Big Glide Country

Yellowstone Expeditions

Seeing White: Yellowstone's West Thumb Geyser Basin     Photo: PhotoDisc

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Arden Bailey is not only the founder of Yellowstone Expeditions (800-728-9333, www.yellowstoneexpeditions.com), he also recites poetry and is a walking encyclopedia of geologic facts—a blessing on those six-hour ski tours. Nights are spent at the Canyon Yurt Camp, where two large yurts form the social center (including the kitchen and dining areas), and several smaller yurtlets serve as sleeping quarters. Beware: This is outhouse territory, and things can get pungent. Four-day, three-night packages from $800 per person, based on double occupancy.

Yellowstone Expeditions [wild comfort]

I'VE BEEN SWORN TO SECRECY, so I can't tell you the exact location where I slipped off my polypro and eased my ski-weary bones into a steaming river in Yellowstone National Park. It's mid-March, and I've spent the past four hours "ski-whacking" (one part ski touring, two parts bushwhacking) through a forest of timber, blackened by the massive 1988 fires that devastated more than 1.4 million acres in the greater Yellowstone area. Part of the time, I shouldered my skis and hiked through mazes of sulfur-burping mud pots coated with a disconcertingly thin, acid-green crust. And I scooted as stealthily as possible past a herd of irritable bison that seemed intent on goring me.

It's day two of my four-day tour with Yellowstone Expeditions, the only guide service to offer yurt-based backcountry ski trips in America's oldest national park. Founded in 1983 by geologist Arden Bailey, who still serves as lead guide and head chef, the company isn't new. Nor is it flashy. And it certainly doesn't come equipped with a fancy spa. What it does offer is backcountry balance: daily six- to ten-mile ski-and-snowshoe forays into remote wolf-and-grizzly territory—minus the backbreaking loads, snow-cave camping, and freeze-dried nibbles that usually come with overnight slogging. You'll work your quads to Jell-O, but each night, instead of digging a snow kitchen and hunkering over hot oatmeal-water, you'll be shuttled back to the yurt camp in an eighties conversion van with snowcat treads and skis in place of tires. The guides will have stoked the sauna, prepped the appetizers, and cracked open a fresh box of wine. After enjoying a shower (a five-gallon bucket is filled with wood-heated water that trickles out of a little tube), you'll eat in the dining yurt. If you're like me, when you finally limp back to your double-occupancy "yurtlet"—a basic shelter with plywood floors, sleeping bags for duvet covers, and clotheslines for your soggy polypro—you'll be too tired to fully appreciate the total silence of the surrounding woods.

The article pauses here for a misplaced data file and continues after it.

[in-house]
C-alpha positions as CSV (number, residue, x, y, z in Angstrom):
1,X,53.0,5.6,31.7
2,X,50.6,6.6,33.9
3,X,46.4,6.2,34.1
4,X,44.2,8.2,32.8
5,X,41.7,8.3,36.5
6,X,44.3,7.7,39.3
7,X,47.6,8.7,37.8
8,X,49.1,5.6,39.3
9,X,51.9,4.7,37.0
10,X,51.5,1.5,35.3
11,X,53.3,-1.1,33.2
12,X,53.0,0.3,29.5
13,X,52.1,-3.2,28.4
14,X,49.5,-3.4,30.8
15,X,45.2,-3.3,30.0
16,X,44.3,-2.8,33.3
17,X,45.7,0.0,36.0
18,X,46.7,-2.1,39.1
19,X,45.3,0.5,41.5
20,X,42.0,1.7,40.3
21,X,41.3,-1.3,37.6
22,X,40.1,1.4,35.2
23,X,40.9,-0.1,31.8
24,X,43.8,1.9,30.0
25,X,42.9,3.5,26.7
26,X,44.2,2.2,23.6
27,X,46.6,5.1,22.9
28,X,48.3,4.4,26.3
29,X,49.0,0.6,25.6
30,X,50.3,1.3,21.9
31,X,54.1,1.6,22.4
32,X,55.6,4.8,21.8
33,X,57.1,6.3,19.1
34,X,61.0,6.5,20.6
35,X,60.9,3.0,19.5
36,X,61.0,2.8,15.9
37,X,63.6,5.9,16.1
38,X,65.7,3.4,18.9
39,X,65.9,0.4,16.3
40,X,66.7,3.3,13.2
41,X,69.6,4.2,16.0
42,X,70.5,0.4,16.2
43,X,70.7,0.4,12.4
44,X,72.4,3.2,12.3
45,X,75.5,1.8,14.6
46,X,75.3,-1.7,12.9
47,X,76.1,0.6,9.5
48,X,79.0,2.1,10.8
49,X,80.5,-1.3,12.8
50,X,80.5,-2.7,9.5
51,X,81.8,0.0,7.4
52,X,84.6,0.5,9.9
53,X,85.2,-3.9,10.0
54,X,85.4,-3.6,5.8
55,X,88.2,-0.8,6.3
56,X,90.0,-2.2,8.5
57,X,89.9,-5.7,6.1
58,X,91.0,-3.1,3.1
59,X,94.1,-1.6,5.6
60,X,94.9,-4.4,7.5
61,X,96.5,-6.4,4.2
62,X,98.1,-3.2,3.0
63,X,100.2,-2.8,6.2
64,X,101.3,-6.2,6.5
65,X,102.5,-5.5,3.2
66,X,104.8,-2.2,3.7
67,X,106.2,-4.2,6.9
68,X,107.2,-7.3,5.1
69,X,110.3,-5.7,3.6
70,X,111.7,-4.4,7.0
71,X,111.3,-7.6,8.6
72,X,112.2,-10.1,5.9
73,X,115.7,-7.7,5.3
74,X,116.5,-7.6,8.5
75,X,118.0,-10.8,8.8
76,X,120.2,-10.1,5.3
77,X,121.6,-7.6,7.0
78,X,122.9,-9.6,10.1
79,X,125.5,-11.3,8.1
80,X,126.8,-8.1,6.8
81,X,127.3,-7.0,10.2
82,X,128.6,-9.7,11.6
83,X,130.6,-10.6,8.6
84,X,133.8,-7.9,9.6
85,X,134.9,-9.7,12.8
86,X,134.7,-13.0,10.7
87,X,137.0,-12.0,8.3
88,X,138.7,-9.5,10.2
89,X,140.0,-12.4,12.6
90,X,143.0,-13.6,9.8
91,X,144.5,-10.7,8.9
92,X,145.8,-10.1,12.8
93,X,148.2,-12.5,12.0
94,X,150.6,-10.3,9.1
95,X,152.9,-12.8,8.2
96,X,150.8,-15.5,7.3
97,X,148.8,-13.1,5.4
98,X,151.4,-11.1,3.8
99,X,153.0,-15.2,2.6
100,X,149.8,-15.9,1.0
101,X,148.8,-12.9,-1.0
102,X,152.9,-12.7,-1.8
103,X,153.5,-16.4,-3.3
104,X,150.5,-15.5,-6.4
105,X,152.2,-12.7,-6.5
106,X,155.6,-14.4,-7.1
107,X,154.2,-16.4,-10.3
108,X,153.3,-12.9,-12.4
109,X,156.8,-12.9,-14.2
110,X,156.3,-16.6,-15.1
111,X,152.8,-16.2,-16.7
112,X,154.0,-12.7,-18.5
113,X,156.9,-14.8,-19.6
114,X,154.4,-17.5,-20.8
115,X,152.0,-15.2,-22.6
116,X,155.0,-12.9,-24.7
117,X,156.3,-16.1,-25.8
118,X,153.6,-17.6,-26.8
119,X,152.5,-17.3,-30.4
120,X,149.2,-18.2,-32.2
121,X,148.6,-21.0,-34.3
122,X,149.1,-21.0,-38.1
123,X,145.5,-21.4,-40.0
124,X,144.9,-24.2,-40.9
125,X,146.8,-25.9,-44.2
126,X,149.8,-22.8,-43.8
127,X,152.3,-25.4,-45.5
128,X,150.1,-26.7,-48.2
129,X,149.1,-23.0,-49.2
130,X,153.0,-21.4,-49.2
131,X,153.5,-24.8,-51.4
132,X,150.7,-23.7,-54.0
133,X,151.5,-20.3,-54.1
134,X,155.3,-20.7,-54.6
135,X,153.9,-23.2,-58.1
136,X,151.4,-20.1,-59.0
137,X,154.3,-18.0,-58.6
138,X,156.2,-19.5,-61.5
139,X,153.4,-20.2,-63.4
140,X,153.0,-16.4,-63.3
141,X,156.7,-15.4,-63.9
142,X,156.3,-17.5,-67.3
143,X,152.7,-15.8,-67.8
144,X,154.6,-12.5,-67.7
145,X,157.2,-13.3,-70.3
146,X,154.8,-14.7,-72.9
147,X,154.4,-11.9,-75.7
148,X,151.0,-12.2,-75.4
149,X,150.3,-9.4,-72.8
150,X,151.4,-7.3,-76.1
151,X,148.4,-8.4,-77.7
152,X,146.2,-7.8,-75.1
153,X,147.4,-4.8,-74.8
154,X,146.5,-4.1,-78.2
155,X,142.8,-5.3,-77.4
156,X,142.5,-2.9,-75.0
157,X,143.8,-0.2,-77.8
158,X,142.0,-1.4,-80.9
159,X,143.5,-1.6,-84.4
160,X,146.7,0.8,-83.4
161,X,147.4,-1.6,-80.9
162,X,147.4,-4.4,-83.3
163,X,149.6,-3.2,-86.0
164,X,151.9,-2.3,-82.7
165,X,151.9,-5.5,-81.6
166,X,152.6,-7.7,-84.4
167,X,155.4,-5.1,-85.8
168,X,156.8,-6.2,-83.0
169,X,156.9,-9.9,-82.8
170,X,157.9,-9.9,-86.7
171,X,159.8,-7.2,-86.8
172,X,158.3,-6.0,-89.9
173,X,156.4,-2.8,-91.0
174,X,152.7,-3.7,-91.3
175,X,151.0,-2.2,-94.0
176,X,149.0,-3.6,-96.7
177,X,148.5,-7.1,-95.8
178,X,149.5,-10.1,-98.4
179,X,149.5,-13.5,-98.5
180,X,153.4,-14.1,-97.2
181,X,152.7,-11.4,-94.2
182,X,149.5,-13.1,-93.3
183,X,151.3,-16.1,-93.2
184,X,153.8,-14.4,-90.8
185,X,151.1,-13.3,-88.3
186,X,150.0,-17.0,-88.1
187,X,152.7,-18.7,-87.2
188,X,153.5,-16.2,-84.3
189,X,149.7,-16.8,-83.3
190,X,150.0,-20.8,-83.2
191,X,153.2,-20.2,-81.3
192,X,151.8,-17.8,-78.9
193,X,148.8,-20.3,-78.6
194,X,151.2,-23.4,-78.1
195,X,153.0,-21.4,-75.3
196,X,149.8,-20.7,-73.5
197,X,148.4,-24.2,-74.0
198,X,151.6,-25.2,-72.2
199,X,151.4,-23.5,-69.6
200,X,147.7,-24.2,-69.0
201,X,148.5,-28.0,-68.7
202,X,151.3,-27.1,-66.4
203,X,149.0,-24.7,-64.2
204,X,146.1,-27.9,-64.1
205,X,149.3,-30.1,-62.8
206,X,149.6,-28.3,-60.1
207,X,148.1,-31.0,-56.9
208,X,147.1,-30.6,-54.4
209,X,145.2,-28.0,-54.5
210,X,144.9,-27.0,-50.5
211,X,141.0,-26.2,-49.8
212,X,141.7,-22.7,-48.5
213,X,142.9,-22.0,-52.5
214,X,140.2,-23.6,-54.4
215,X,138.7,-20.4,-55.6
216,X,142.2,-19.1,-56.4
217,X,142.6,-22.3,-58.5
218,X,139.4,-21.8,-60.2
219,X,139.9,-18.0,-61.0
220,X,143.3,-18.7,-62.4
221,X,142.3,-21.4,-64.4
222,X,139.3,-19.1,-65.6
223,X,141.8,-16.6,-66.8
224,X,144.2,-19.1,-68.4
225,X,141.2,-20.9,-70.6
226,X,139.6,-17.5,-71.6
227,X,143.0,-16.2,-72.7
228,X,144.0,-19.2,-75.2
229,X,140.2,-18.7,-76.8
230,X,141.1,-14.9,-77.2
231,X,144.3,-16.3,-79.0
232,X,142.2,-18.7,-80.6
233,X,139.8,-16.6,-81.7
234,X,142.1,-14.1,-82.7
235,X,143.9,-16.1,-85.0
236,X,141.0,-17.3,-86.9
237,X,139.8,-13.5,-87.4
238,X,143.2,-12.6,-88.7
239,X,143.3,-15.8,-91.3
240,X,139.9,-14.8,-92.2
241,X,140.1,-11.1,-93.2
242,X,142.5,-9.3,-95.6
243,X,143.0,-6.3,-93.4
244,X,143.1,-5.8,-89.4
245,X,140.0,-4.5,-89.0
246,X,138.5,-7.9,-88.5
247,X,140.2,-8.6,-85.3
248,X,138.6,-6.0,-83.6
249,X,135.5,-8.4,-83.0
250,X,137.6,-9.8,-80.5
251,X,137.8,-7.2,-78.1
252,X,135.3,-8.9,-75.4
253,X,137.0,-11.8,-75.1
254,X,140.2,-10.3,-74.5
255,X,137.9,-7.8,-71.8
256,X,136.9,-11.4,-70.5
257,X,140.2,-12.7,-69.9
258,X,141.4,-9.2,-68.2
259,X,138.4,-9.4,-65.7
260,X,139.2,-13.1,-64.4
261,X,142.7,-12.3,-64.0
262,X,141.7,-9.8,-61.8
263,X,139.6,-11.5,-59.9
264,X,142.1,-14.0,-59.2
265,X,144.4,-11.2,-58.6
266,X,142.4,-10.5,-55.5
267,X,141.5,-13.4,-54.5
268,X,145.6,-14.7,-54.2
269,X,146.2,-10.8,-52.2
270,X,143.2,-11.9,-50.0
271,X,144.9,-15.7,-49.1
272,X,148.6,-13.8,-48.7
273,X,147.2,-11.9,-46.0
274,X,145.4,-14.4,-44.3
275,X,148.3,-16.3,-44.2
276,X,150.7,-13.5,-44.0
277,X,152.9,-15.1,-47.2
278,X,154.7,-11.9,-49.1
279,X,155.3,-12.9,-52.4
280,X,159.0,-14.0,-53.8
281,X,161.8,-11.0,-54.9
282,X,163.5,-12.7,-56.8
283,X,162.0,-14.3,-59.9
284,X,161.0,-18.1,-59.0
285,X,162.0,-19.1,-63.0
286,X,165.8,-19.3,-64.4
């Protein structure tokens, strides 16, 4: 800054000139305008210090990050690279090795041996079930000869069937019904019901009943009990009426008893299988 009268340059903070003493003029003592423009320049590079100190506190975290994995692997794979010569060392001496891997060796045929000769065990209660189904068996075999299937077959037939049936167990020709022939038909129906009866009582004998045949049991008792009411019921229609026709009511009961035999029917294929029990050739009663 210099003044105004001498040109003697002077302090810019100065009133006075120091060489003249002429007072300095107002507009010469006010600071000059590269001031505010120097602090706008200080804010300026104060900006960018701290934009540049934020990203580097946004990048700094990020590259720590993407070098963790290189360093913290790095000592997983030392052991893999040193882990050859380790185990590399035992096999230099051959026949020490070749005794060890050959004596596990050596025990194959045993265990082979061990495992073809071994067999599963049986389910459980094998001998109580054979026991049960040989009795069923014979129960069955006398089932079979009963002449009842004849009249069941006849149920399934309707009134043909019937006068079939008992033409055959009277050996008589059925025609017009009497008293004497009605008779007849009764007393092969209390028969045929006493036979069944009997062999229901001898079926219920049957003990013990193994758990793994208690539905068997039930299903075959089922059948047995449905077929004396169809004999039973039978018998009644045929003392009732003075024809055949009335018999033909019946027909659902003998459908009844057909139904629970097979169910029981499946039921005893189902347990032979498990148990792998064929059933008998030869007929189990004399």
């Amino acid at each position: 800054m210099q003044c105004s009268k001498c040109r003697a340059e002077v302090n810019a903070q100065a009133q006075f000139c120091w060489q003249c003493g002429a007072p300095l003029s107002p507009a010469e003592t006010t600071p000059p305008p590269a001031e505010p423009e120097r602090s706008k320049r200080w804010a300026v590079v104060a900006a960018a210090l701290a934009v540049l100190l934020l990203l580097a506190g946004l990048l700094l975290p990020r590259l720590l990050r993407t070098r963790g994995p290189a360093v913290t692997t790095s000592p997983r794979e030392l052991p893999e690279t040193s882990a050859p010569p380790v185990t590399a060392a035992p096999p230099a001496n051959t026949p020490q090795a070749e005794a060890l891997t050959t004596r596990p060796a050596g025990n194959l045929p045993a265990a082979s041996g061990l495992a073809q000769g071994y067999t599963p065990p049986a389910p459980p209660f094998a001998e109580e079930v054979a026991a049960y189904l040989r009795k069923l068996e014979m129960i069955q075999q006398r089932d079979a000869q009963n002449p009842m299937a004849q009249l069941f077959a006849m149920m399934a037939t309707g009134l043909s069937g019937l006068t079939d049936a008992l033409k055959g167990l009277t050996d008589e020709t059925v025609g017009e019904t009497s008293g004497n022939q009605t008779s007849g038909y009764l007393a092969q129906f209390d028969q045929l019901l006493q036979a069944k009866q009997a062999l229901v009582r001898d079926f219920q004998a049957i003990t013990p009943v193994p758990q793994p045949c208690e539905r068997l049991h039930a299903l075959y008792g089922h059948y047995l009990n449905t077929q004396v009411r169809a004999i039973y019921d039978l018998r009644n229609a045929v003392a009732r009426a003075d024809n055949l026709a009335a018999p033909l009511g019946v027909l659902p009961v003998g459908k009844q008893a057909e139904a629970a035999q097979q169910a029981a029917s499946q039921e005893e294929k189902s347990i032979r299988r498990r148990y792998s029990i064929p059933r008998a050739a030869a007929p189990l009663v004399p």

During the summer, about two million visitors clog Yellowstone's roads with RVs and campers. But between the months of October and May, only half this many venture in—most of them to watch the blur of the park from the seat of a noisy snowmobile. Sign on with Bailey, though, and he'll deliver nonstop one-of-a-kind experiences. Early one morning, while the coffee was still brewing, he herded us into a snowcoach called the Überschnecke ("Supersnail") and took us to the Grand Canyon of the Yellowstone, an 1,800-foot-deep gash that rivals the beauty of the real Big Ditch—on a much smaller scale. There, we searched for the Beam, an elusive sun pillar that appears on perfectly clear days when temperatures dip below zero. During such cold snaps, masses of ice crystals hover low in the canyon, and when the sun hits them just right . . . voilà: The Beam appears.

After breakfast, we ski on, climbing through charred wood and winding past hot springs until, exiting one valley, we come upon a circle of bloodstained snow. Wolves. Shifting quietly from ski to ski, we imagine a pack of them chasing, attacking, and killing the bison whose bones are laid out before us.

But ski touring isn't only about transcendental experiences. It's also about being cold, then hot, then cold again. It's about eating enough to keep moving but not so much that you stop. It's about using your own power to travel through places where your tracks soon disappear and no one can retrace your strides. Most of all, it's about skating away from the well-trodden path with no preconceptions about what you might find.

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